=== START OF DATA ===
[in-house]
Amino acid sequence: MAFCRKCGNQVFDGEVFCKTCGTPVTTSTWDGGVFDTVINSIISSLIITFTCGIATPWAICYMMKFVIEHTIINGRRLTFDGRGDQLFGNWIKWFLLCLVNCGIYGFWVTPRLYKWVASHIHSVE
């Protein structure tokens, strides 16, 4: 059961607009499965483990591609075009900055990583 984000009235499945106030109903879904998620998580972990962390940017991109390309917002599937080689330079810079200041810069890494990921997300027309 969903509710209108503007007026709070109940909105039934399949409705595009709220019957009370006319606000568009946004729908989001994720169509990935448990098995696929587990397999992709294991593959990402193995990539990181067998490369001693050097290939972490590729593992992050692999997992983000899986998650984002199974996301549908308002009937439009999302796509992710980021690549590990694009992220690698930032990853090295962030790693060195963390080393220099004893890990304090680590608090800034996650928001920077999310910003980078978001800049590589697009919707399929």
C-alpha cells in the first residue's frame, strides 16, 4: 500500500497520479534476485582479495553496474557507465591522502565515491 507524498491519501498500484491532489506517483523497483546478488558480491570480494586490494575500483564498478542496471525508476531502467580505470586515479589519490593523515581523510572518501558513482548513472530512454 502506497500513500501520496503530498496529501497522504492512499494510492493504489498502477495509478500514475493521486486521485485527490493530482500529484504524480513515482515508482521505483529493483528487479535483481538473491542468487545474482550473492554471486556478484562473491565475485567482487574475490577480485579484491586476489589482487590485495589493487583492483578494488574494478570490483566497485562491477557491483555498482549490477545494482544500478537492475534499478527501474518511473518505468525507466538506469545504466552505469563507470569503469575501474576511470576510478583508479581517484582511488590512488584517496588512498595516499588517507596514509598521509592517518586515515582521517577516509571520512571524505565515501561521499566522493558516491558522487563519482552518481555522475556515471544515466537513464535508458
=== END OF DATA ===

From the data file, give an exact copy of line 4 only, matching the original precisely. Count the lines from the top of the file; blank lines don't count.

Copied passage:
C-alpha cells in the first residue's frame, strides 16, 4: 500500500497520479534476485582479495553496474557507465591522502565515491 507524498491519501498500484491532489506517483523497483546478488558480491570480494586490494575500483564498478542496471525508476531502467580505470586515479589519490593523515581523510572518501558513482548513472530512454 502506497500513500501520496503530498496529501497522504492512499494510492493504489498502477495509478500514475493521486486521485485527490493530482500529484504524480513515482515508482521505483529493483528487479535483481538473491542468487545474482550473492554471486556478484562473491565475485567482487574475490577480485579484491586476489589482487590485495589493487583492483578494488574494478570490483566497485562491477557491483555498482549490477545494482544500478537492475534499478527501474518511473518505468525507466538506469545504466552505469563507470569503469575501474576511470576510478583508479581517484582511488590512488584517496588512498595516499588517507596514509598521509592517518586515515582521517577516509571520512571524505565515501561521499566522493558516491558522487563519482552518481555522475556515471544515466537513464535508458